A thick, stew-like fog encircled Oberon House. Th e Pucas were supposed
to be taking them to see the enormous Christmas tree in
the square, but there was no way to go out safely. If you stuck your
hand into the mist, it disappeared before your eyes, and in general, had
a strange-uneasy feel to it. Everyone was very content to stay in and help
decorate the house Christmas tree in the Ocean Room.
The decorations were colorful and random; Agatha didn’t do
themes for her tree like Abney’s family did, but it was still fun, and everyone
chipped in. Blythe taught them to string popcorn, and Wilbur
and Snozbert were taking colored glass beads and morphing them into
different shapes and figures by request. It was like watching master glassblowers at work, but they never heated the marbles. They were able to manipulate them with their bare hands.
“I love Christmas trees,” Abney said as she looked transfixed at the
“It’s a Yule tree,” Feo said as she came in with a tray of sweet orange
tea and began pouring cups.
“Is there a difference?” Abney asked curiously.
“Oh, most definitely. Christmas trees are a pagan tradition you know,
taught to Fleetlings by the Fae,” Feo said carefully. “Anyway, the most important
difference is that a Yule tree is always a live tree. Fleetlings use
fake trees and all sorts of nonsense these days. They’ve forgotten the traditions
of old, but a Yule tree must be alive.”
“I think it’s time for a story,” Agatha said from her armchair by the
fire. She took a deep drag from her hookah pipe through the black hole
in her neck. “Come closer, sugars, closer,” she bid them, and they all sat
on the floor near her feet. “You are all aware of the legend of The Santa
“Everyone knows that one,” Zoey replied.
“Ya, ya,” Domino agreed. “The dude who knows if you’re naughty or
nice. We all know how it goes.” Abney wasn’t sure why but she suddenly
felt edgy, and goosebumps rose on her arms.
“That’s the one, honey,” Agatha agreed. “I suppose you know him as
a fat, jolly, man who passes out gifts?”
“Every December the 25th,” Domino smiled.
“That’s the version known to most Fleetlings,” Agatha continued.
“But I’m going to tell you the real story. Heed my words. They are much
more paramount now than they have been in many years.” The teenagers
and Pucas moved closer to the fire, unconsciously wanting to chase away
the dark and its accompanying shadows.
“This story starts out as all good tales do. Once upon a time, in a
faraway land, there lived a lonely king. Not just any king though, The
Winter King, Jack Frost, himself. Blythe, a little help please?” Agatha
breathed out. Blythe whispered a few words and blew them into
Agatha’s smoke. A sad man appeared in the escaping vapor, and the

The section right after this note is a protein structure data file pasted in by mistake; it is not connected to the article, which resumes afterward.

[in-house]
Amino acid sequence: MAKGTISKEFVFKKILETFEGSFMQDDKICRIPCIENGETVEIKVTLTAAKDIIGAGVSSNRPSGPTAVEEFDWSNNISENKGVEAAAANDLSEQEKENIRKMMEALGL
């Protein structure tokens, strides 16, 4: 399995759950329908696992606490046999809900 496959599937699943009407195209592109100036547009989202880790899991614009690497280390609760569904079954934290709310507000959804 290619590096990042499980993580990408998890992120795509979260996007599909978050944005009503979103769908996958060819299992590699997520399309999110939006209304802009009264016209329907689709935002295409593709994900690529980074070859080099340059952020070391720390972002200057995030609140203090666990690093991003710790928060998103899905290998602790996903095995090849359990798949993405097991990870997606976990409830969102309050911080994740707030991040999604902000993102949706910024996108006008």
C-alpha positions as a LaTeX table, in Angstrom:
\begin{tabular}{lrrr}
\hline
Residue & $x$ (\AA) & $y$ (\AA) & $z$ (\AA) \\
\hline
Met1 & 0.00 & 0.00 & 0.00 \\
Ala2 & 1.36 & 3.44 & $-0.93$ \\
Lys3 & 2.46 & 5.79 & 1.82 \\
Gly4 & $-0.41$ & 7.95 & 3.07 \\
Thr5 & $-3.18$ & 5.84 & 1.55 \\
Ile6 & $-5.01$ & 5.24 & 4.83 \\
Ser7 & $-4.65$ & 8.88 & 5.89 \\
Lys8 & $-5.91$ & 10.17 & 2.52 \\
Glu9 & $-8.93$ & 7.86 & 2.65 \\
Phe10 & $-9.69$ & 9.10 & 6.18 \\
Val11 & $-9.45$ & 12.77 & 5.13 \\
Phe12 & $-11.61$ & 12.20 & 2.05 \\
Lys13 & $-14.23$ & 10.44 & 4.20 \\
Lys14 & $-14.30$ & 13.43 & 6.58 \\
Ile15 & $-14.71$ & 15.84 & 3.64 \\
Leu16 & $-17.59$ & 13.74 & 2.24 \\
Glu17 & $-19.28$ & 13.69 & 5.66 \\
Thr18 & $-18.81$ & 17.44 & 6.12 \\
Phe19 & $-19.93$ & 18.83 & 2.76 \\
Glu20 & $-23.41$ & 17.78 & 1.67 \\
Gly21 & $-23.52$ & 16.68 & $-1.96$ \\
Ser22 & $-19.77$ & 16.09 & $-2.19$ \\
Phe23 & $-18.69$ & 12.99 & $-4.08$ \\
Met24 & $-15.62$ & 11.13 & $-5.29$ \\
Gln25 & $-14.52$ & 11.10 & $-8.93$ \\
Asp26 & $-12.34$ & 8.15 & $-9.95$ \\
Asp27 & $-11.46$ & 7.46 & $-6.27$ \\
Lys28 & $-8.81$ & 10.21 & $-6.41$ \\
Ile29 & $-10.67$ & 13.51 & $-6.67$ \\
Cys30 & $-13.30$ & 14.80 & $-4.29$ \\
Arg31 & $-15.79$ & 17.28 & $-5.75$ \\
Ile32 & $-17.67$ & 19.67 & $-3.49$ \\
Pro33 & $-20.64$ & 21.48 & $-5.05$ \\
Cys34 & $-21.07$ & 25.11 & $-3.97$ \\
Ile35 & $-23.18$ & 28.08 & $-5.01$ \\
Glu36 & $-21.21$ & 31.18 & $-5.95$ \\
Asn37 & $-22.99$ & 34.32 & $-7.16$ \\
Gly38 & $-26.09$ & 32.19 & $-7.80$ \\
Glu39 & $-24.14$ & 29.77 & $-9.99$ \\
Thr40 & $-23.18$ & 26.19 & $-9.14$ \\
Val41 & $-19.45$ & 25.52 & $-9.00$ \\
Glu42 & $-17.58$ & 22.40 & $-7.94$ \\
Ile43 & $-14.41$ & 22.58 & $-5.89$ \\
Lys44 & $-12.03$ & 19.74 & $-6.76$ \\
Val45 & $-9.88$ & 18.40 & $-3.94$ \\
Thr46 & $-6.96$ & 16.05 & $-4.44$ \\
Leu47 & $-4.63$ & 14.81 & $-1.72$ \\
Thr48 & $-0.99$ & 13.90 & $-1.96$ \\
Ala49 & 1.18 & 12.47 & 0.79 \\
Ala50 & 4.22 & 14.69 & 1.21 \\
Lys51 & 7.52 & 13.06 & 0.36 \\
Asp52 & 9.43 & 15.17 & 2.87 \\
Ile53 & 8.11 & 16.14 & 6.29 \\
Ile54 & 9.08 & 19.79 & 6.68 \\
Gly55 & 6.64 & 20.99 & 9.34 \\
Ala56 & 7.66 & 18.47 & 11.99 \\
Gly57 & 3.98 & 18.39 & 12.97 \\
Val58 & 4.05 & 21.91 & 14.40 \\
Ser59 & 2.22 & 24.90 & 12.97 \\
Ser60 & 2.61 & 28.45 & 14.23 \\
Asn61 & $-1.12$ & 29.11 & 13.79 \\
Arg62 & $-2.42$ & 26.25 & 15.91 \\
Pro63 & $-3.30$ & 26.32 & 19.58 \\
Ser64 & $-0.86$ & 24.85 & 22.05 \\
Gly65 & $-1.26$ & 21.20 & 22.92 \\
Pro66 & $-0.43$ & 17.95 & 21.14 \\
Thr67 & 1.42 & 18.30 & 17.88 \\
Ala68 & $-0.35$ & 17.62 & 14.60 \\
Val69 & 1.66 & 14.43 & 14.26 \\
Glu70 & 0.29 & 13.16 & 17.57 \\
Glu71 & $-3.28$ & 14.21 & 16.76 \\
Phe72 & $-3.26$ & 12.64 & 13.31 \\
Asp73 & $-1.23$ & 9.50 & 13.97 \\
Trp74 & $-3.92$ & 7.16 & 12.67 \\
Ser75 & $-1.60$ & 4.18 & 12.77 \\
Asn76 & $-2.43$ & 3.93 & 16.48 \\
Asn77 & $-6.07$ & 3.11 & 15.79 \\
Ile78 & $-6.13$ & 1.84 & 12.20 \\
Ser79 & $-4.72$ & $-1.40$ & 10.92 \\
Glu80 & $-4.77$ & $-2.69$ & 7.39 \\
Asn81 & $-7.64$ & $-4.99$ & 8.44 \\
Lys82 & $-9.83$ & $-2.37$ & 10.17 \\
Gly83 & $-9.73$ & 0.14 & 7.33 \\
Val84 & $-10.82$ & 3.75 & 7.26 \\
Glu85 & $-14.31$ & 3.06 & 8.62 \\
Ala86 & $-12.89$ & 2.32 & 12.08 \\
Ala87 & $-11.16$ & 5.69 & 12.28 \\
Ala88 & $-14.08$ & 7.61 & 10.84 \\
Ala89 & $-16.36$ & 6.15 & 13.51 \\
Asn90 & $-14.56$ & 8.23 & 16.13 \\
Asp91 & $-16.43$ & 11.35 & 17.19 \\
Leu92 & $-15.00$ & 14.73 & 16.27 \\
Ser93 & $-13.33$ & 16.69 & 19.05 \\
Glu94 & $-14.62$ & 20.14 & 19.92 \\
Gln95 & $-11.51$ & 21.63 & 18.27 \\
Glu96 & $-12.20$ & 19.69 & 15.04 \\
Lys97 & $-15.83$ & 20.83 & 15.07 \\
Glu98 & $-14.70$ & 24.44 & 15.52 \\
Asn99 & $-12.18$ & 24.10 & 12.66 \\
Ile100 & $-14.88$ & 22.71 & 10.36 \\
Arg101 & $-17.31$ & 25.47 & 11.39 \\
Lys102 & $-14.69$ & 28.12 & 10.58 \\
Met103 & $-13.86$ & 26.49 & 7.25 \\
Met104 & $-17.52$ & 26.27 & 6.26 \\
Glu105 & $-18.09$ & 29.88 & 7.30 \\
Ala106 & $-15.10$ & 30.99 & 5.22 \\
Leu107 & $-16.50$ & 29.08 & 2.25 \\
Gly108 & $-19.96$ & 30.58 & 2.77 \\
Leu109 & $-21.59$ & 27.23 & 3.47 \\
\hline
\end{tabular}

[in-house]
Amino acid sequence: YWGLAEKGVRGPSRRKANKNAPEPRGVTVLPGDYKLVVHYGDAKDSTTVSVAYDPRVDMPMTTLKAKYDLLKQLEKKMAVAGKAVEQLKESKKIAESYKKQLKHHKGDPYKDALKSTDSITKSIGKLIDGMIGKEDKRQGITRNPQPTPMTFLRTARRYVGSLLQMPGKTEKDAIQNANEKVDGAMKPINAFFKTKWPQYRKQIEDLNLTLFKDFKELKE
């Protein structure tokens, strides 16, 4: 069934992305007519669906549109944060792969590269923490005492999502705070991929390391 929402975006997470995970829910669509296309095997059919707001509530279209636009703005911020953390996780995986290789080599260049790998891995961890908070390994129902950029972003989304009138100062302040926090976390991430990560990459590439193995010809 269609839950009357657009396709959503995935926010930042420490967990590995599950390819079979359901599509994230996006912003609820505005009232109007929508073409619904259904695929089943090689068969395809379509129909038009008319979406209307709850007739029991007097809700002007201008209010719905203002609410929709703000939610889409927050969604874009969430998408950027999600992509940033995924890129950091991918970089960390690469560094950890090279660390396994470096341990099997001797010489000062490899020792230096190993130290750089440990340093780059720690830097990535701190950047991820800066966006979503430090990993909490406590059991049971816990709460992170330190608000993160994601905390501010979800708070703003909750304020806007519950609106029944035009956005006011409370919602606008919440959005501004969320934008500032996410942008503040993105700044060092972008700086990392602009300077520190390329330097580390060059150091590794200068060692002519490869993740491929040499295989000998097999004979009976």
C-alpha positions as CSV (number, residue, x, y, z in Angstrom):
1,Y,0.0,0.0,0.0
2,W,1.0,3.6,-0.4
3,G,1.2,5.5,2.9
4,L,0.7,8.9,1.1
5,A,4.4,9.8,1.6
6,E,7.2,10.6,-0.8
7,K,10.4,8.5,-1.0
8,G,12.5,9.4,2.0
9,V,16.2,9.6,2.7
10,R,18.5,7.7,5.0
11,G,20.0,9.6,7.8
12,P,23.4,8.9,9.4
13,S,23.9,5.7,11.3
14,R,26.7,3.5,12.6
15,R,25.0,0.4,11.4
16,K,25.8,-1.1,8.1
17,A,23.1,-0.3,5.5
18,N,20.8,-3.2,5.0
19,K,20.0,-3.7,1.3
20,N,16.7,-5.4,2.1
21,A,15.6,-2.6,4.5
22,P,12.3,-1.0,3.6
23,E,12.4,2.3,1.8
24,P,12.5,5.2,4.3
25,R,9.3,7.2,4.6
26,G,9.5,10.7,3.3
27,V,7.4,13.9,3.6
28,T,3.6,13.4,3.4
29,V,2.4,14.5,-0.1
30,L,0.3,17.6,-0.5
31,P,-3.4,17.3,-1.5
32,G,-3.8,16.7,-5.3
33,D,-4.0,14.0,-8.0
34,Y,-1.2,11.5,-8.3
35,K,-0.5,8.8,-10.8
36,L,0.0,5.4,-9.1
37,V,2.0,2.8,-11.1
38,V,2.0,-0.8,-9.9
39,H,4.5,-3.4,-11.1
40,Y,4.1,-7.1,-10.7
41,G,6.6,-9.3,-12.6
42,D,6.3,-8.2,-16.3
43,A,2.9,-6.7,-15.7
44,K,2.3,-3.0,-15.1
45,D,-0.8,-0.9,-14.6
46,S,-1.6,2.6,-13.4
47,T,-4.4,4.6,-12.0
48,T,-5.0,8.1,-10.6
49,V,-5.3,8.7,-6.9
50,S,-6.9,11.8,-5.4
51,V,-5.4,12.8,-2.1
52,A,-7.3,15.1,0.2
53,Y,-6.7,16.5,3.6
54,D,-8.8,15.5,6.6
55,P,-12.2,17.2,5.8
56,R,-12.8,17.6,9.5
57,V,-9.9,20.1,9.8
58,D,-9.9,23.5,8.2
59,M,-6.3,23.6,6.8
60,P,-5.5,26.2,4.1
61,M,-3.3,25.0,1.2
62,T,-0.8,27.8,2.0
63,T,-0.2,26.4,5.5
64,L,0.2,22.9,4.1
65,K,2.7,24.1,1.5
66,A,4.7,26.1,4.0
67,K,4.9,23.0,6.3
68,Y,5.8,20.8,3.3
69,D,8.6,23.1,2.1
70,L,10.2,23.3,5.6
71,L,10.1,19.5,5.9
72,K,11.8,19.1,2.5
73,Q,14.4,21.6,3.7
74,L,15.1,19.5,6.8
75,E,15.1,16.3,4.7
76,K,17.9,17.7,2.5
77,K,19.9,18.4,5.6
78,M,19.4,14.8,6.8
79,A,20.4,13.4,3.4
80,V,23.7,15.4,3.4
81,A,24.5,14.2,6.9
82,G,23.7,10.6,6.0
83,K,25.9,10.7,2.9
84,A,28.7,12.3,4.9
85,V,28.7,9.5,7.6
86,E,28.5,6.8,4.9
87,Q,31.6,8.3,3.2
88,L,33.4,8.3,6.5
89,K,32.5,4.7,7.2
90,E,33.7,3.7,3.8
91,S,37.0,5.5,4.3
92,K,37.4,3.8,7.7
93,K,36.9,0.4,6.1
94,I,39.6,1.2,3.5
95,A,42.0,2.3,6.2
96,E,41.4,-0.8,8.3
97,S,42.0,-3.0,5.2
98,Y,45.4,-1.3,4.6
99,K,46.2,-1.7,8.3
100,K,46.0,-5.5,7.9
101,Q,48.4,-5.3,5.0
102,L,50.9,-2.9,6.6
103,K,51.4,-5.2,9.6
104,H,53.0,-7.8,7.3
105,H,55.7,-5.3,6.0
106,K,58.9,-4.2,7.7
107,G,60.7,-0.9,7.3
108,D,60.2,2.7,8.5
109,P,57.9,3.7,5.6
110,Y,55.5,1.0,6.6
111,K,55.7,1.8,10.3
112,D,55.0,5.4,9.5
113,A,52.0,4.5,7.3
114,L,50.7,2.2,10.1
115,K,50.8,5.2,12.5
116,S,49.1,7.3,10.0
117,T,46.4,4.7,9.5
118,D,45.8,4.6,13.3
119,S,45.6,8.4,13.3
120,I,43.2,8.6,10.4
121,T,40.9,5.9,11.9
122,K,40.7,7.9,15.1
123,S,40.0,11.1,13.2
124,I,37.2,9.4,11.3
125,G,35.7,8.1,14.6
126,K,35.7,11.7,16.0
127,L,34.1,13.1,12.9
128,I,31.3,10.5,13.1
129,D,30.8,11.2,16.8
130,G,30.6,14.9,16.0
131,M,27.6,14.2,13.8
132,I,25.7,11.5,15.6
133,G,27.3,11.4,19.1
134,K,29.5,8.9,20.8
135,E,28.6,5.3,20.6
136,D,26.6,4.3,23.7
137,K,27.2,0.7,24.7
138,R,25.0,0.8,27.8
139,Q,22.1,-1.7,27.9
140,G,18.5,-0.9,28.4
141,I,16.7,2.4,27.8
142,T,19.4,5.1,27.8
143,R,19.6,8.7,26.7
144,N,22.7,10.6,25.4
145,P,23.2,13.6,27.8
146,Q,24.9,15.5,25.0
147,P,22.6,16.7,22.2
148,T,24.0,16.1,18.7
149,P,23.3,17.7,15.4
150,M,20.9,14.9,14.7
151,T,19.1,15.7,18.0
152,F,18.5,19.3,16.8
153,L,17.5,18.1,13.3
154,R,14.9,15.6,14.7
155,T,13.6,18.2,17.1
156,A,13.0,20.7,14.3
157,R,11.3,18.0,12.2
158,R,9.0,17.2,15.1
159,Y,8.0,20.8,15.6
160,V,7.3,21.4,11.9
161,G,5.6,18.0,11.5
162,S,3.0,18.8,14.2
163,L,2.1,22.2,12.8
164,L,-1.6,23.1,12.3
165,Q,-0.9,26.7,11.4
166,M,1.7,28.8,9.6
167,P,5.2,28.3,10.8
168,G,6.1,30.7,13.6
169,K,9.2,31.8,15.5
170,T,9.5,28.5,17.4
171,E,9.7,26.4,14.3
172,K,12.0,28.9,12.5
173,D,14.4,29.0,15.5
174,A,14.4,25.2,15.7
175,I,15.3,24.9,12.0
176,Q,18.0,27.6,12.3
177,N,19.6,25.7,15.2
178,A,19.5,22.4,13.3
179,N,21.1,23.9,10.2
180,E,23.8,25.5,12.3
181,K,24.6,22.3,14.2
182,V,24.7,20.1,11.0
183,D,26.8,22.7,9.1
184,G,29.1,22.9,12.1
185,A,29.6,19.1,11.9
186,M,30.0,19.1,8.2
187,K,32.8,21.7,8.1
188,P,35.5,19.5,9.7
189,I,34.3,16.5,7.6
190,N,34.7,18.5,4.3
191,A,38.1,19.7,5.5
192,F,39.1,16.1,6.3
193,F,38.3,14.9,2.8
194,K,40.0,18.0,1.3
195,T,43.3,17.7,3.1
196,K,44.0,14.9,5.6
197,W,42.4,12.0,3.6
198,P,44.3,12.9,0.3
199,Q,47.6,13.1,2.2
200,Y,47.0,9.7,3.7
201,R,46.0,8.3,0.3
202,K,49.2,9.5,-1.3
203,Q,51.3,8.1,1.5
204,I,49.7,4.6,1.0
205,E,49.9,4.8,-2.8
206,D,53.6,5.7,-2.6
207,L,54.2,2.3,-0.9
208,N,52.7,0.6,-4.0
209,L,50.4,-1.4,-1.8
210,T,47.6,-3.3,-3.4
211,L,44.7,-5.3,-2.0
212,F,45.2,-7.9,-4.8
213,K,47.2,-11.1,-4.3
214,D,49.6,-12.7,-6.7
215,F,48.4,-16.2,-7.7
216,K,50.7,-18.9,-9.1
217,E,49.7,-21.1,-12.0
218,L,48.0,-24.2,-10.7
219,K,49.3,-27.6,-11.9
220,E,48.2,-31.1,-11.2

story took to life as Agatha started to speak again, “He longed for a child
to love and fill his days with joy, but no maid could carry the child of the
frozen monarch. Frustrated and grief-stricken, he sought out the great
witch, Baba Yaga.
“‘Grandmother,’ he begged. ‘I am alone and childless. Is there anything
you can do to help me? Is there a way for me to have a child?’ Baba
Yaga thought for a moment, looked deep into his heart, and knew he
was sincere. She decided to help The Winter King, but he must bring
her three things: Snow, from the coldest peak, coal from the deepest
mine, and a feather from the brightest Phoenix.
“So The Winter King scoured the Earth until he had everything the
witch had asked for. First, Baba Yaga took the snow and patted it into
the shape of a girl, then she picked up the coal and wrapped the phoenix
feather around it, the coal ignited melting the feather into it. Finally, she
forced the coal into the snow girl where her heart would have been. The
winds picked up and whirled violently around them, but The Winter
King and Baba Yaga stood fast, and when the snow settled again, a small
pale girl stood before them. Her skin was blue, like a frozen glacier, and
her hair white as snow, with a hint of the Northern Lights about it. The
King loved her instantly, but as he reached for her, Baba Yaga stepped
“‘Nothing is free, Winter King,’ she said. ‘A time will come when I
will ask you for a favor, and you must agree to do as I ask.’ The King,
being so close to his heart’s desire could do nothing but agree. Baba Yaga
released the girl to him with a warning.
“‘She is snow and ice, but her heart is fire. She must never lose control
of her emotions. You must teach her to remain calm in even the
worst of storms. If she loses control, your daughter will melt and return
to the water from whence she came.’